Apple's iPhone frenzy breeds iFun
EmptySAN JOSE, Calif. -- About 350 software developers who attended iPhoneDevCamp, an ad hoc jam session in the Silicon Valley last weekend, managed to produce about 60 new Web-based applications tailored for the mobile gadget, including a bunch of casual games.
Sudoku and Tetris-like puzzles were bound to appear but the creative juices -- fueled by bagels, pizza, wine and beer over the three-day event -- also led to programs taking advantage of the iPhone's special features, such as its position sensor or the touch screen that responds to two fingers at once.
With a game called "Tilt," players rotate the phone to control a creature who likes to eat falling leaves and butterflies.
In "Pool," the display turns into a blue lake that creates ripples when you touch it, and if another member signed into the pool community on another iPhone touches the same spot at the same time, you will catch a fish.
Another, "iPhoneVote," sets up a real-time polling program where users cast a "yea" or a "nay" by turning the phone up or sideways.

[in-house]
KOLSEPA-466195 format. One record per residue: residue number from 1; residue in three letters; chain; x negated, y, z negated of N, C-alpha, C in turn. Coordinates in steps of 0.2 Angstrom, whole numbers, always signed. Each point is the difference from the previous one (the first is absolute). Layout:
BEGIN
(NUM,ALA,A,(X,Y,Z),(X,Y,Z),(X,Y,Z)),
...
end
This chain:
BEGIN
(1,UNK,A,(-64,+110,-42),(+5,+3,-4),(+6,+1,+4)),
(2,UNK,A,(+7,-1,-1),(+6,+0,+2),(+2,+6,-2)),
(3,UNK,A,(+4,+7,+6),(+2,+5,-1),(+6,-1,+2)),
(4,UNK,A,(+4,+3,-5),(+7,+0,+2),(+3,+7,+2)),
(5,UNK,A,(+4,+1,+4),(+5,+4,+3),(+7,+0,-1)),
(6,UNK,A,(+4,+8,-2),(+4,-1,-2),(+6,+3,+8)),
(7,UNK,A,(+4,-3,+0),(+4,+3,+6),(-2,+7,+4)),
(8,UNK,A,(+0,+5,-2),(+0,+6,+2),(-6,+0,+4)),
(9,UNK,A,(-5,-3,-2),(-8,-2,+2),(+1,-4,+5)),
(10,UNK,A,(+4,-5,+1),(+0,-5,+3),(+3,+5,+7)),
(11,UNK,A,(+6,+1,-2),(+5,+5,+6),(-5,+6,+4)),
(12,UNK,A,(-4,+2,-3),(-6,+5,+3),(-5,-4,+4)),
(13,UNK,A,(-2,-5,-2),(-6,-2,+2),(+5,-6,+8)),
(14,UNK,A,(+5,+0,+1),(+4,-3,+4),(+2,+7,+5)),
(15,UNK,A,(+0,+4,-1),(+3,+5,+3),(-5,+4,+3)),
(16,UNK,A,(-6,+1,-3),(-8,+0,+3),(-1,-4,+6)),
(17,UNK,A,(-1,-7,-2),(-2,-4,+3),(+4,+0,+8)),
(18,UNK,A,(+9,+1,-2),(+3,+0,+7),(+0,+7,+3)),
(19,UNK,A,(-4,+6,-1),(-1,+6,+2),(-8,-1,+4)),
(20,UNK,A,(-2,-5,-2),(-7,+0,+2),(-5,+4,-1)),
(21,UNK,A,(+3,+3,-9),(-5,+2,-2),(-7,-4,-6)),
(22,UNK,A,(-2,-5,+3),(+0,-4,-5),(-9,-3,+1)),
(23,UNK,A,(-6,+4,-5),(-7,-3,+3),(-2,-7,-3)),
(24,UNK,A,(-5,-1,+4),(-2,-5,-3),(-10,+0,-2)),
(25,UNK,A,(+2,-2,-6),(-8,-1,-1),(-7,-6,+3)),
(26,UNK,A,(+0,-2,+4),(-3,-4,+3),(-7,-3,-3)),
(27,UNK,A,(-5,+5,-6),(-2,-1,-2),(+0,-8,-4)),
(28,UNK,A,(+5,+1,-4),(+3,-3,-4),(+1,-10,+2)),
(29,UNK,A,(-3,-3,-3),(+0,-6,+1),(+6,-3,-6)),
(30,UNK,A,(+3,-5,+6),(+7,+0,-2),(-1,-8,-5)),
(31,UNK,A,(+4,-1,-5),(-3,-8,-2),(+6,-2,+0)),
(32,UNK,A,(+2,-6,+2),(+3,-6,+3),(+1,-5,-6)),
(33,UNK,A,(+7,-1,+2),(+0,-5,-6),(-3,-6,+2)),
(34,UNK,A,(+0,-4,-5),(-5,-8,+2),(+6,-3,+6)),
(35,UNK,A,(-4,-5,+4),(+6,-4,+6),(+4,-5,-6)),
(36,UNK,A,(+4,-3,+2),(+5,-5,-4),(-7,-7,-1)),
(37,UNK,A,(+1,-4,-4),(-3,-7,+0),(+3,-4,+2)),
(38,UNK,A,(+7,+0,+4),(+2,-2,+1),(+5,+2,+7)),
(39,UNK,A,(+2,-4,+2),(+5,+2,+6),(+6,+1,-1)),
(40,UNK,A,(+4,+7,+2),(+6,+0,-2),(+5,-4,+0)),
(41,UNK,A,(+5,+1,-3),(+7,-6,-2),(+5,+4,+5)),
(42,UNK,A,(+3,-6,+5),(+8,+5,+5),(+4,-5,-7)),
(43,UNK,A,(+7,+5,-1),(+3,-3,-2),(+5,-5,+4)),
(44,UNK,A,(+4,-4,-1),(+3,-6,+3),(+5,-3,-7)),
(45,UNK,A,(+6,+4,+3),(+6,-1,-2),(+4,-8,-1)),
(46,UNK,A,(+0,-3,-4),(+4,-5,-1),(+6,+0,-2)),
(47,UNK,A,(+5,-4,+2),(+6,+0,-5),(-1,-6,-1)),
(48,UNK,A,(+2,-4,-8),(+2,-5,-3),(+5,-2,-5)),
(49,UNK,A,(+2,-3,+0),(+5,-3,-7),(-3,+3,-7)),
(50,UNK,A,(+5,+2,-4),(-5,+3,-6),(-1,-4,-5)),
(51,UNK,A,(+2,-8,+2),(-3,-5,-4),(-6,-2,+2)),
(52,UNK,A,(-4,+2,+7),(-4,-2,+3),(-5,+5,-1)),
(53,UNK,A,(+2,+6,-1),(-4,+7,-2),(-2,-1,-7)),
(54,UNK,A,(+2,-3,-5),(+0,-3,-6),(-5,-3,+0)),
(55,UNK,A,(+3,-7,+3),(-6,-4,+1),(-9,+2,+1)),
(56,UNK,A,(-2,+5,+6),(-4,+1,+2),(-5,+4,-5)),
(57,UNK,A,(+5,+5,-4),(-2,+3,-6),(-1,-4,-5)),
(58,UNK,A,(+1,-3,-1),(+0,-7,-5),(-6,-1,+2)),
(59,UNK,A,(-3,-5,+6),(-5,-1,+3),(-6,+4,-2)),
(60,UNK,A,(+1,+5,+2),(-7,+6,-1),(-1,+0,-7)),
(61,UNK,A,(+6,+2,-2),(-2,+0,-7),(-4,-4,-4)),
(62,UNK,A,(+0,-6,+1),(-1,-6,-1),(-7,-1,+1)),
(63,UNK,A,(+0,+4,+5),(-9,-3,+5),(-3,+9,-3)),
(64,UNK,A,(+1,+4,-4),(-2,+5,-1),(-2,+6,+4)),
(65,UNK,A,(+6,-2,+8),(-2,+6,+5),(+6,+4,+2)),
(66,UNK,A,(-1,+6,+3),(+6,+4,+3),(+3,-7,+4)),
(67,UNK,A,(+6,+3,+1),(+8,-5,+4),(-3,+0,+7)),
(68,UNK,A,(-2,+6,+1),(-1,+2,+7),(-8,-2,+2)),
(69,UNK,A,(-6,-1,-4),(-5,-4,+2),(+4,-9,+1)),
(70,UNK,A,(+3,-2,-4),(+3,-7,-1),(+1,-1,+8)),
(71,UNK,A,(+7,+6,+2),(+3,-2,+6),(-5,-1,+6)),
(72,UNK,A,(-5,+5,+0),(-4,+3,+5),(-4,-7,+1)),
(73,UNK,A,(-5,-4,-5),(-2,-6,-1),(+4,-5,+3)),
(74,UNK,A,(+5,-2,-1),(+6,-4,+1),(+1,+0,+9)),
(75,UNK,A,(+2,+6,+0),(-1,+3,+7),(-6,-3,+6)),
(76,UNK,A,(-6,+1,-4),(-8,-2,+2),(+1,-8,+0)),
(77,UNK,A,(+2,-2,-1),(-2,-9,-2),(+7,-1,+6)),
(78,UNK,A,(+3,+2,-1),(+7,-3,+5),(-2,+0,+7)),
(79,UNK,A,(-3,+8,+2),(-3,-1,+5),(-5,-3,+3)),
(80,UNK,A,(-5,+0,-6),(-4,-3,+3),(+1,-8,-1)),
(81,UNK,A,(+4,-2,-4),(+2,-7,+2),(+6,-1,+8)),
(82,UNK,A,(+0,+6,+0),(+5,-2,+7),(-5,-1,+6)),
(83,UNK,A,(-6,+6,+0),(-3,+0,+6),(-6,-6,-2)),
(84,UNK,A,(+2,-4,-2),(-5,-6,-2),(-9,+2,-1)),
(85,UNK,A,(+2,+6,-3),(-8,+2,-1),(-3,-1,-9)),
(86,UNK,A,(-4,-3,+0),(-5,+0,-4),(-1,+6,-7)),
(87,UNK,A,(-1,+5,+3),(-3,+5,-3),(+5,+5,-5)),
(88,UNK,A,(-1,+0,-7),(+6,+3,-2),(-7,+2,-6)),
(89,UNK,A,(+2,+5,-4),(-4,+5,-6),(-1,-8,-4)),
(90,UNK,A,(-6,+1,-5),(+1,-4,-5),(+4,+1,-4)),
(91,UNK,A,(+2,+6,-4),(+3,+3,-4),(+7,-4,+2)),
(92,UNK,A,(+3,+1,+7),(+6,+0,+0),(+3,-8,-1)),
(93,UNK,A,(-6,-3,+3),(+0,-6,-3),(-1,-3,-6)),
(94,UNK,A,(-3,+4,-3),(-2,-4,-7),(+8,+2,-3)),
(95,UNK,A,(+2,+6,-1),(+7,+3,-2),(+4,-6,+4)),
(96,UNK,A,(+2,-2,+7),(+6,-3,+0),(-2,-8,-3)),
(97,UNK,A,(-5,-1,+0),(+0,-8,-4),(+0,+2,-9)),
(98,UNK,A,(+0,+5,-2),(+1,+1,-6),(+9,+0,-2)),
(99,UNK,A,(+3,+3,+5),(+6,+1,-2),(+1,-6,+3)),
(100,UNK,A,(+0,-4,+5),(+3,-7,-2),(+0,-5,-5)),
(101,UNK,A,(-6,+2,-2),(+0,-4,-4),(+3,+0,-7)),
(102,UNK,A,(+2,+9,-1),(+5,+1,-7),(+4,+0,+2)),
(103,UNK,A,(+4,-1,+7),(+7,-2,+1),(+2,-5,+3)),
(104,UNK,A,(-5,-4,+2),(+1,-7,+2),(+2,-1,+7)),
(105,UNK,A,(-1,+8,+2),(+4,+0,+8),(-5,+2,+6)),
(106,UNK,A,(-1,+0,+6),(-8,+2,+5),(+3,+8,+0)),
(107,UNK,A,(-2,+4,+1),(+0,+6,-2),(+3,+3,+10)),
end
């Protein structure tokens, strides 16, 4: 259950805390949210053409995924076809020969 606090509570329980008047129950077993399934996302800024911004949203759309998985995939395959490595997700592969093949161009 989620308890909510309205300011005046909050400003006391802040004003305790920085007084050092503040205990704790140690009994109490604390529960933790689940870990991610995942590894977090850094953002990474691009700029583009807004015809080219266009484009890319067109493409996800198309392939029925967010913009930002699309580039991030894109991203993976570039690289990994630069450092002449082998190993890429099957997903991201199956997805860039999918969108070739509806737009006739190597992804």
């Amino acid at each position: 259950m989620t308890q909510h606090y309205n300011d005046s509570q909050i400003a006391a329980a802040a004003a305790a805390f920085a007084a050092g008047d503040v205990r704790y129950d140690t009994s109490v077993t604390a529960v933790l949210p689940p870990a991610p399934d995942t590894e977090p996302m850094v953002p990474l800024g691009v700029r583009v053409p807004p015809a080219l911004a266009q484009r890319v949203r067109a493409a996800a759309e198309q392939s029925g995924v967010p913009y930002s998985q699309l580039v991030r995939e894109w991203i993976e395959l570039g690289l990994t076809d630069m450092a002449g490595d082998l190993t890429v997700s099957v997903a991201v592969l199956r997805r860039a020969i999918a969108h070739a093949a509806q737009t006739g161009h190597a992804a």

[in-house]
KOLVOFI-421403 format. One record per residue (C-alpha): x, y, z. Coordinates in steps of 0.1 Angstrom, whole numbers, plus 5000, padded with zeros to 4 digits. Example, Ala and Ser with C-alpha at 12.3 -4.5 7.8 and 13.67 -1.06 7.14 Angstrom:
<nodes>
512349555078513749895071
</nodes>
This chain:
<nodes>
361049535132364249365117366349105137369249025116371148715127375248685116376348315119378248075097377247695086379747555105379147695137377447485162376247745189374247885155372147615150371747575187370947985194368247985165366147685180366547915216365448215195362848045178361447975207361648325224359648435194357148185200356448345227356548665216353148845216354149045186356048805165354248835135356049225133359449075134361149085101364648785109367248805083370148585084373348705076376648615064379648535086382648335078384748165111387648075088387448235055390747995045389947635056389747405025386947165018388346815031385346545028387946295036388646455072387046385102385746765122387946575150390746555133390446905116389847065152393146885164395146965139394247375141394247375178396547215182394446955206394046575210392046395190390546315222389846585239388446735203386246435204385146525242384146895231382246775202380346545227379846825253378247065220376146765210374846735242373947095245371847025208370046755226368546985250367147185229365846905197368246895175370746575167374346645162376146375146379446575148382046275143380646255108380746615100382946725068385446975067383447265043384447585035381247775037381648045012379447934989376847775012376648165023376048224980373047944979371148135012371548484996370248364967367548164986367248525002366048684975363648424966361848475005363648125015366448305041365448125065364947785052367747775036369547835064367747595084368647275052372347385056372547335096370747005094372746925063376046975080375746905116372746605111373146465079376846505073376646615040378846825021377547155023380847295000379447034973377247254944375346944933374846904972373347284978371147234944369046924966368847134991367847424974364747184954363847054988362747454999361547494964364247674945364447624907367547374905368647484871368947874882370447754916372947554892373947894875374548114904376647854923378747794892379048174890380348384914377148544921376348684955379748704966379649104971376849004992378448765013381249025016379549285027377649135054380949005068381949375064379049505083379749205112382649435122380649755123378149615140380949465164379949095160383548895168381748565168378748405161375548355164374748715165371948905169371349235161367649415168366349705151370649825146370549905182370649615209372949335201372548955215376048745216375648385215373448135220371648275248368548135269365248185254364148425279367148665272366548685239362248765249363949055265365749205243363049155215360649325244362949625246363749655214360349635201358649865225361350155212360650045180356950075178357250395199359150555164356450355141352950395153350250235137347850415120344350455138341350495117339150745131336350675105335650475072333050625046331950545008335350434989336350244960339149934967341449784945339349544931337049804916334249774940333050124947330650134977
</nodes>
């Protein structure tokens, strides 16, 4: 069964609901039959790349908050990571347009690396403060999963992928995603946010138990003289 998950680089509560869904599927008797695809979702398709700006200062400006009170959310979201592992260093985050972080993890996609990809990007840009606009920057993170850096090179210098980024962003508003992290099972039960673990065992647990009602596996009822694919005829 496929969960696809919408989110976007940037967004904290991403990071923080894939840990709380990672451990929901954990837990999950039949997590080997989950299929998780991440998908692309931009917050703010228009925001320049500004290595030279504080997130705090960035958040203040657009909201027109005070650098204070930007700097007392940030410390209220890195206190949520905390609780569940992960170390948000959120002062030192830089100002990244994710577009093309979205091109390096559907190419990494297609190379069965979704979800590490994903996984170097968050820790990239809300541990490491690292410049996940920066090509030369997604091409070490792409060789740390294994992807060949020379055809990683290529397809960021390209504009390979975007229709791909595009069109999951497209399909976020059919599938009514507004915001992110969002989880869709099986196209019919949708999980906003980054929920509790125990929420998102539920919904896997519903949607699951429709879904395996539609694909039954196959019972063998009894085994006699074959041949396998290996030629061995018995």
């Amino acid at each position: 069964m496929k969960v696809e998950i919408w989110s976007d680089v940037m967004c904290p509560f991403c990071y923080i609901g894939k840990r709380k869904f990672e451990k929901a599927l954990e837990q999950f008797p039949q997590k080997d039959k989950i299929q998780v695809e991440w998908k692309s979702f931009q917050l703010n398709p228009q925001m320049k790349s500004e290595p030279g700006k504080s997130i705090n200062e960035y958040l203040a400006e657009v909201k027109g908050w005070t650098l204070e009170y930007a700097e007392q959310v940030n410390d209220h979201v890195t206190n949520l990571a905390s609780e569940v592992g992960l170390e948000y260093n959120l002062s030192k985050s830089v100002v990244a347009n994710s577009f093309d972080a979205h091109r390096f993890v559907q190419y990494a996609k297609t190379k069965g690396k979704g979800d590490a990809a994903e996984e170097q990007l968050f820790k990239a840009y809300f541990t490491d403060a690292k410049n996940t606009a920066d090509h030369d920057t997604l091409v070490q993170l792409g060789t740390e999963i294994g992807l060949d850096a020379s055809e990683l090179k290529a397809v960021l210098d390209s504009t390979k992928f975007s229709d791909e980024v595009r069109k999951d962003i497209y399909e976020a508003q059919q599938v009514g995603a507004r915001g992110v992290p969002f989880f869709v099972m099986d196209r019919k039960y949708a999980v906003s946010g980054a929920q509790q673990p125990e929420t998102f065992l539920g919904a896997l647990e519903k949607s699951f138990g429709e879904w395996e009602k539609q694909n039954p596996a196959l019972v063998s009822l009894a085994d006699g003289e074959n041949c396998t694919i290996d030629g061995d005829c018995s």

Apple did not open its hybrid cell phone-iPod-Web browsing device directly to third-party development, so this band of coders heeded Apple's invitation instead to build iPhone applications that run on Apple's Web browser, Safari.
As a result, most of the applications developed at the camp also work on desktop computers running Safari, but many were optimized to fit the screen size and other aspects of the iPhone, said Raven Zachary, one of the event founders who began organizing it three weeks before the iPhone launched on June 29. Some were made specifically for Safari and won't work with Microsoft Corp.'s Internet Explorer or Mozilla's Firefox.
If you're an iPhone owner looking to see what new Web goodies are available, some camp attendees created Web portals to help you out. Appleopolis.com, for instance, provides a directory of iPhone applications, while Mojits creates a virtual homescreen on your iPhone with icons for your favorite Web programs.